A non-volatile memory card format that is widely used in portable / hand-held devices, including digital cameras, tablet computers, smart phones, etc. SD cards are specified with speeds described in multiples of the standard CD data speed – 150 kB/s, and capacity.
The original SDSC (Standard Capacity) offer up to 2 GB storage and a bus speed of 25 MB/s. Next up SDHC (High Capacity) provides from 2 GB to 32 GB storage and support for FAT32 file systems (as is used on many PCs). SDXC introduced in 2009 supports capacities beyond 32 GB to 2TB and a maximum data speed of 300 MB/s. For yet more performance there is now Ultra Speed Bus. UHS-I can have a clock speed of 100 MHz, so handling 50 MB/s in 4-bit mode. UHS104 has a 208 MHz clock and can transfer 104 MB/s. UHS-II raises the transfer rates to a possible 156 MB/s (312 MB/s half duplex).
Currently the highest capacity on the market is a SDXC from SanDisk, offering 512 GB. This was introduced at the IBC 2014 trade show where many of the visitors and exhibitors are constantly seeking higher capacities and speeds to handle ever larger TV formats and higher frame rates.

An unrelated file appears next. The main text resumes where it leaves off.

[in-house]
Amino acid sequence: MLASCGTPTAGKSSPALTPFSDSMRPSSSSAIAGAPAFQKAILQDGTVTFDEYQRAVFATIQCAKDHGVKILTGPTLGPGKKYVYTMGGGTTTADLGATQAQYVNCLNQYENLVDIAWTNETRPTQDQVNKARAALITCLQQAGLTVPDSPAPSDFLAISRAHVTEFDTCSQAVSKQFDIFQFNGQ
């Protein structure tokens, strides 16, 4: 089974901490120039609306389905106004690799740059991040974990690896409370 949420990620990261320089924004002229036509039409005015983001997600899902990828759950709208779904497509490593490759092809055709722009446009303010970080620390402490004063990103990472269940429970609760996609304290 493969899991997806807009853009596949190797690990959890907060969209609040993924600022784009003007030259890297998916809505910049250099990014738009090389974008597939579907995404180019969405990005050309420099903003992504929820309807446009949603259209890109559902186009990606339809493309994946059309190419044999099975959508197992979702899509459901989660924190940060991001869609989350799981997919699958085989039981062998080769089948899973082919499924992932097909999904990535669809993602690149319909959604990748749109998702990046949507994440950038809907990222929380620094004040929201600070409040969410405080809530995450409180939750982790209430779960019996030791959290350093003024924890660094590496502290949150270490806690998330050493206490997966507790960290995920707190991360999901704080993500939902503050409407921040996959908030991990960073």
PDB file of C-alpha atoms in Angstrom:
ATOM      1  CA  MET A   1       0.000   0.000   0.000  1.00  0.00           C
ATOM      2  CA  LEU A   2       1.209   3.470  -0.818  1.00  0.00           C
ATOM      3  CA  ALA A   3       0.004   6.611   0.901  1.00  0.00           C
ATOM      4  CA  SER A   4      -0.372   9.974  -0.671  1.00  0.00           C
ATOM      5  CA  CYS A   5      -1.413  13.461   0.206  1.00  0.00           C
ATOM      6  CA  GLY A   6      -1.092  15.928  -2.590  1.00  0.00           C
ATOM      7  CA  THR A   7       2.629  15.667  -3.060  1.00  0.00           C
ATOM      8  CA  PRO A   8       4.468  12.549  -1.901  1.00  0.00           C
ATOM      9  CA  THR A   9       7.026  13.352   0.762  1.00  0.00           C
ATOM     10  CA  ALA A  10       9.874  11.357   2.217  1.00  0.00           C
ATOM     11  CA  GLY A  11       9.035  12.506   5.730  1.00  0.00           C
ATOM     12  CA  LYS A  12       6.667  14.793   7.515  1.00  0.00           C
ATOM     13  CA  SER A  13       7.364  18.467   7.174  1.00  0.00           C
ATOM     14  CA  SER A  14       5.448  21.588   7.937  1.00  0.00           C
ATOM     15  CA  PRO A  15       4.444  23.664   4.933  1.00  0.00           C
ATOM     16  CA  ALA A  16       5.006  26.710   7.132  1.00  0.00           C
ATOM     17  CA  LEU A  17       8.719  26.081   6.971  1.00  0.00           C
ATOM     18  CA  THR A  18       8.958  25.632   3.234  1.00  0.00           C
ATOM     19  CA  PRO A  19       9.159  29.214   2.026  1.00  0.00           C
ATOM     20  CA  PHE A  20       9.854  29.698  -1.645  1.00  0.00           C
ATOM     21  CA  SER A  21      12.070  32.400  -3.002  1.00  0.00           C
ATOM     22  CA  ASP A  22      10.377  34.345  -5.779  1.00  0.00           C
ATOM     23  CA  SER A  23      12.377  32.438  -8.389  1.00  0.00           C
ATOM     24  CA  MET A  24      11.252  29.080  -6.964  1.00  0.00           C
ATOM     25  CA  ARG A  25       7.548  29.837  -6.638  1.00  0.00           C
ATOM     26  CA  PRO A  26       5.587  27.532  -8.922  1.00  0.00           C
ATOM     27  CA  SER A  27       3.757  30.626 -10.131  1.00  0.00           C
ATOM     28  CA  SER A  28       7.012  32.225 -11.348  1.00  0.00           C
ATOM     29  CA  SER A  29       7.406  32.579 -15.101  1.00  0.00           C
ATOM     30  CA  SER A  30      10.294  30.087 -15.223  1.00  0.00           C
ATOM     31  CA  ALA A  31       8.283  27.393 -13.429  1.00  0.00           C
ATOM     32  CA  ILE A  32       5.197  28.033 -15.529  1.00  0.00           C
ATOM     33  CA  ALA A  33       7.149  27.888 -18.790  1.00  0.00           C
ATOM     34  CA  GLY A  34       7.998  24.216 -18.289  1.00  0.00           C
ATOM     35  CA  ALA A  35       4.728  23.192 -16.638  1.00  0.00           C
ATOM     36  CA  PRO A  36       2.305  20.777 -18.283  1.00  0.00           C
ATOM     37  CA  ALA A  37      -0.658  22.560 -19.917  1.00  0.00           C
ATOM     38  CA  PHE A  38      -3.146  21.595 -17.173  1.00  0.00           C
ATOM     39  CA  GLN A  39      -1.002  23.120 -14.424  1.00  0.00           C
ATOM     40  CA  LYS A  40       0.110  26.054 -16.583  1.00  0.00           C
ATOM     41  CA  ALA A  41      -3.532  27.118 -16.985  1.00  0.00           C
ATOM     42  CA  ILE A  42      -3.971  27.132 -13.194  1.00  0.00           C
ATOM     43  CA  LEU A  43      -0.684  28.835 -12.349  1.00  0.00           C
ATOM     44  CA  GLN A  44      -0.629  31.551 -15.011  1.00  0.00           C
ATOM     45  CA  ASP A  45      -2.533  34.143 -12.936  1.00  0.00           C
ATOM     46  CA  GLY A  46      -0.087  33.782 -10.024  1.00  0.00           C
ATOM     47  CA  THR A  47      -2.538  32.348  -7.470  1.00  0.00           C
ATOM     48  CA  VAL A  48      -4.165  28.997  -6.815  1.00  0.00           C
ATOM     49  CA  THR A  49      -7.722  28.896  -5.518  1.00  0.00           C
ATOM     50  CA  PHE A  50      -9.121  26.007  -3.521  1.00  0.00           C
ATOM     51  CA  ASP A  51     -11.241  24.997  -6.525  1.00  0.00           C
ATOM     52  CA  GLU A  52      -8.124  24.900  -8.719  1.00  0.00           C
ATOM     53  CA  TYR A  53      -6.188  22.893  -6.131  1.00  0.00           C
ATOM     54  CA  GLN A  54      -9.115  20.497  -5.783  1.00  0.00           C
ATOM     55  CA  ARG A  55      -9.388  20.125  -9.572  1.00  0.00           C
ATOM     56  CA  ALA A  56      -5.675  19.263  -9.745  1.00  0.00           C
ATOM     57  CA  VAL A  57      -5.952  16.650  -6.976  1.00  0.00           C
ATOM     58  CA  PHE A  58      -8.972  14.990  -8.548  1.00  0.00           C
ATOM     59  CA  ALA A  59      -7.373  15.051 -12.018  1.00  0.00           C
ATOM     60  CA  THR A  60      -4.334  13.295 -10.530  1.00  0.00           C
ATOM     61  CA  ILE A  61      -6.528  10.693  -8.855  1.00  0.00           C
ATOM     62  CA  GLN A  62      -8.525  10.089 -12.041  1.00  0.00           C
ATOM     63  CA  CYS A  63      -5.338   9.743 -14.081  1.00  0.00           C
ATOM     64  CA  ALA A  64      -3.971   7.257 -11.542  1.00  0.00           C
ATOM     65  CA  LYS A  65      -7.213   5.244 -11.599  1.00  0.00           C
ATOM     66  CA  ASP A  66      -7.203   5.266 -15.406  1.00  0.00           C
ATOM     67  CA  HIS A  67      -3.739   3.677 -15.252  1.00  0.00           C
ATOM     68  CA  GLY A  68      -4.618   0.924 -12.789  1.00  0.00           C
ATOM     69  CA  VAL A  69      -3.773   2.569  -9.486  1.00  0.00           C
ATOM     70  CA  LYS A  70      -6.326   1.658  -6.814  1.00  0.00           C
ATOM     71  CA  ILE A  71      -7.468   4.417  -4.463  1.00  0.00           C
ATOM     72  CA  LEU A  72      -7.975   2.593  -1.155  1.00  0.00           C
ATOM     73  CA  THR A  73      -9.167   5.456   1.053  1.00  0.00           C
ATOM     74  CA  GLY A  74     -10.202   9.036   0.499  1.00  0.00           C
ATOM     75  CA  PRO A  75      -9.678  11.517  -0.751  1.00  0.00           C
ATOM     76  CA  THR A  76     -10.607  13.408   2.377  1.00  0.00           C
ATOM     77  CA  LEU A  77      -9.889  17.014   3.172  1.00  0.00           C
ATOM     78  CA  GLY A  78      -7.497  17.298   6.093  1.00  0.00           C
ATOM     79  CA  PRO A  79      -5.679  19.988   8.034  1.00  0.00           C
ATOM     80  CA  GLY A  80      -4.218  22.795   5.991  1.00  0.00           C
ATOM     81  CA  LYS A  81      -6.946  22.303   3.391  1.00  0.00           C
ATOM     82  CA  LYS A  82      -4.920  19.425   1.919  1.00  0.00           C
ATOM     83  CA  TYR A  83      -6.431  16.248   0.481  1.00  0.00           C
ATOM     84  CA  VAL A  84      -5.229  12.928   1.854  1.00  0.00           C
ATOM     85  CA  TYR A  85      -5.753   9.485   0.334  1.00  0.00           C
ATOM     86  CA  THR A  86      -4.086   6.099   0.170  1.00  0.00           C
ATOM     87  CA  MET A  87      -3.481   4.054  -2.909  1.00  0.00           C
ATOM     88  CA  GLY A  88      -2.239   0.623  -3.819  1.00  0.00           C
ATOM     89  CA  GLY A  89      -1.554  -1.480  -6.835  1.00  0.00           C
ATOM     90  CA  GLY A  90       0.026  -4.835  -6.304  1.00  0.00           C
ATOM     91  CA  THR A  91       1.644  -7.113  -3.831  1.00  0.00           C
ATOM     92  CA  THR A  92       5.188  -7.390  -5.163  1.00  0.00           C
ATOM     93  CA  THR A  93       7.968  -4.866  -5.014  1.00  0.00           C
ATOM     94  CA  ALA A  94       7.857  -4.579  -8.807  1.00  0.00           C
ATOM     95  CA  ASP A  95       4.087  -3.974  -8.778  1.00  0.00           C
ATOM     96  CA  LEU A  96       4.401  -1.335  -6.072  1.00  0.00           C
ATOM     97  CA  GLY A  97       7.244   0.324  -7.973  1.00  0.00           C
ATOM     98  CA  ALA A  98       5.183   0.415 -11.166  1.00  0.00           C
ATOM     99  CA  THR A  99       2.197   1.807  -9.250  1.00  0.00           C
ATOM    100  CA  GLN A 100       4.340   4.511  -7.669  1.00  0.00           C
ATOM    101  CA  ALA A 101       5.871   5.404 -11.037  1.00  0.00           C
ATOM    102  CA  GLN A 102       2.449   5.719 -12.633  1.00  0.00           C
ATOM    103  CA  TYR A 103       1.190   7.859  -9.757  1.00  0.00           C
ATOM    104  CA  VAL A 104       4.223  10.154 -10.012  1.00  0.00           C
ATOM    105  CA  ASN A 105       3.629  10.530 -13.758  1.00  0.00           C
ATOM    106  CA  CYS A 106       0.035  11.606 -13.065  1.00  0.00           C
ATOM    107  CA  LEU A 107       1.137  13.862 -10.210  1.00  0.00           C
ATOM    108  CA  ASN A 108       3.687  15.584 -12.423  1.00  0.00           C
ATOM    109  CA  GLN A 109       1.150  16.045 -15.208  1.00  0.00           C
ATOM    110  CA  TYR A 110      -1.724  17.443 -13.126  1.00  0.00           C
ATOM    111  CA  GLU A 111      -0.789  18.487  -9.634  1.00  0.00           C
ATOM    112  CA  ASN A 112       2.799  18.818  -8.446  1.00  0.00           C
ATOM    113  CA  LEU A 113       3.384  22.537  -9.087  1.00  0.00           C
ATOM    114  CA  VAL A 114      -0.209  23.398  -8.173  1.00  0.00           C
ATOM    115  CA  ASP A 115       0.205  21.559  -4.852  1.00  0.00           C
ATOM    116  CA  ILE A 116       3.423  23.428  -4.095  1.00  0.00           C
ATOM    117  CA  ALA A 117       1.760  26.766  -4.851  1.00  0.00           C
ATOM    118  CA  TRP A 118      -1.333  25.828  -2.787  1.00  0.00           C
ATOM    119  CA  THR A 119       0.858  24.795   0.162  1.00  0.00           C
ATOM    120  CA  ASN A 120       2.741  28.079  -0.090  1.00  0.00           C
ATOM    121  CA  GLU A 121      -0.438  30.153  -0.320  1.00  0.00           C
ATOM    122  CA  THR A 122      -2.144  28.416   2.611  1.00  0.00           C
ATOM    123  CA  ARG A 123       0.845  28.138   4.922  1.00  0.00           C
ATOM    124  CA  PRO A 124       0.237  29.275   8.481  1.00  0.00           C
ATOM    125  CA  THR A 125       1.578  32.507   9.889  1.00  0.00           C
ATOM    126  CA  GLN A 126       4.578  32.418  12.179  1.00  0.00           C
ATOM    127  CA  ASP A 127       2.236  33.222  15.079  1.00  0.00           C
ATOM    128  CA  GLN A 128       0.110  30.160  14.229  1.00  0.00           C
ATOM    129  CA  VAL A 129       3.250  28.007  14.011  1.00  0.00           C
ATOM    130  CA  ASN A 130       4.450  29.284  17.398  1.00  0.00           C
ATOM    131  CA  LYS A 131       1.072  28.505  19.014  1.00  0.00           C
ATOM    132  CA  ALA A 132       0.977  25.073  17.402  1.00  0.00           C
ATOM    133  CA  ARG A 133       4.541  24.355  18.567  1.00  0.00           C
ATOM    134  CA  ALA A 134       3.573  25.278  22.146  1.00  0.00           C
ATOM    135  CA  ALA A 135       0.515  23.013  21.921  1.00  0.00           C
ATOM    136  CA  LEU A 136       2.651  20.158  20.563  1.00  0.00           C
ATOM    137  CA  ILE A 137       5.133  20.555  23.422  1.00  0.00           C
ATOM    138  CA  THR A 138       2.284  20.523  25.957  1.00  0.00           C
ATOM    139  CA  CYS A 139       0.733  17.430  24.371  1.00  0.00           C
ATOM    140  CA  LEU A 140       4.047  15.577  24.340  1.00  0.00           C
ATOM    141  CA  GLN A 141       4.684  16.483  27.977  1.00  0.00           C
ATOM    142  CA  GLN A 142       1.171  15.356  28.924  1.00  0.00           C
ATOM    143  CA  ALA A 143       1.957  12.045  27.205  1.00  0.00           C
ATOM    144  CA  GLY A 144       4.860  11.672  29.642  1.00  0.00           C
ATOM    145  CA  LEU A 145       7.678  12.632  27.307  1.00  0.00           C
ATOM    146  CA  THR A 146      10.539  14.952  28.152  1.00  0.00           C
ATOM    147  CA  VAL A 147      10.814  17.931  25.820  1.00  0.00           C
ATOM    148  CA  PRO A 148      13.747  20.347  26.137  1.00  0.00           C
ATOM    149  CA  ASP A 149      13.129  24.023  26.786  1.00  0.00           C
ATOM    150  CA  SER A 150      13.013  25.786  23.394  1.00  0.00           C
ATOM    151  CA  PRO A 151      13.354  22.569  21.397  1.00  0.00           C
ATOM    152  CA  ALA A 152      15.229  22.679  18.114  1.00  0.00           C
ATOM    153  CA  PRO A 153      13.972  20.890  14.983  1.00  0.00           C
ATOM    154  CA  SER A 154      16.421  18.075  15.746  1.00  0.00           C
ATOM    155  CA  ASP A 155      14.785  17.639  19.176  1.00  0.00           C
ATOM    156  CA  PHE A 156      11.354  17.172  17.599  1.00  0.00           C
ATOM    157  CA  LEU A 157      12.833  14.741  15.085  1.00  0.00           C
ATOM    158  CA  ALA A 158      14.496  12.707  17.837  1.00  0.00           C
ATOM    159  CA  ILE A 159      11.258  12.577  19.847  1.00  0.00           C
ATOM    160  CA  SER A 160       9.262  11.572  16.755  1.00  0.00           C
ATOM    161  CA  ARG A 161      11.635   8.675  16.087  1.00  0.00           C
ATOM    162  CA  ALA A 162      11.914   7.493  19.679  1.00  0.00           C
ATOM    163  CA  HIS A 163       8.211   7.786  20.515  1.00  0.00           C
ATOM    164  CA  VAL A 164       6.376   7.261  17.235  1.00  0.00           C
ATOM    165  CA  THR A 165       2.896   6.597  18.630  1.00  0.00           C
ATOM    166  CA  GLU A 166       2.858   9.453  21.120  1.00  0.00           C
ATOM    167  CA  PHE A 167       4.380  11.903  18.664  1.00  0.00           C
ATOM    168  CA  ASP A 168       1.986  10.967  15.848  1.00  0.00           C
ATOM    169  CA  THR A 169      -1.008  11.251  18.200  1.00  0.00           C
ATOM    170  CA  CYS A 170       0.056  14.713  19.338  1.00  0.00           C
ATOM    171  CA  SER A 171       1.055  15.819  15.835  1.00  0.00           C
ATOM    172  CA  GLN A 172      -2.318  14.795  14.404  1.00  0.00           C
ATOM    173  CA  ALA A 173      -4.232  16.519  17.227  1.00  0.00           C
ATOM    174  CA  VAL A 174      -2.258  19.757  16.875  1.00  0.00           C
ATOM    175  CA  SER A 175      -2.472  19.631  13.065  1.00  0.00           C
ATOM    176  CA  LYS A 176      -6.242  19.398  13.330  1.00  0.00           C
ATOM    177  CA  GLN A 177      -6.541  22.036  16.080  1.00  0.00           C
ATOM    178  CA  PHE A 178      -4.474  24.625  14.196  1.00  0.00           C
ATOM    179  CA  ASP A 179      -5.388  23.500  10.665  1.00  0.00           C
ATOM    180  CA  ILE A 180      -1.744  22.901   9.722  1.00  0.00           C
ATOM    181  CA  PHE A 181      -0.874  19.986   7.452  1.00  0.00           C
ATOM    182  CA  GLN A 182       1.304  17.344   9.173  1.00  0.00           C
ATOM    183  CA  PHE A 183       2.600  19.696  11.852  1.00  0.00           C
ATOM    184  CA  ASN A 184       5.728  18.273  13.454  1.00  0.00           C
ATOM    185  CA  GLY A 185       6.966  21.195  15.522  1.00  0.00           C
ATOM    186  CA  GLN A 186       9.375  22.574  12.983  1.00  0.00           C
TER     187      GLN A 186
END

Markings on the cards indicate their performance. A ‘C’ refers to a speed Class. The number in the big C is the minimum sustained transfer speed in MB/s; typically 2, 4, 6, 8, and 10 are used. Above that you will see a ‘U’ on the card. A ‘I’ in the U is for 10 MB/s UHS-I, and III for 30 MB/s.
SD cards have transformed video storage in both amateur and professional video cameras. Panasonic was an early adopter with its professional camcorders using P2 cards. Each card includes SD chips, a micro computer and RAID controller. There are no moving parts. There is no noise. It takes only tiny power and it is compact and robust – and a long way from tape and disk-based recording. P2 cards can read at 8x real-time for quick transfers to editing equipment. They can be used as edit stores in themselves.
Website: aframe.com/blog, www.sdcard.org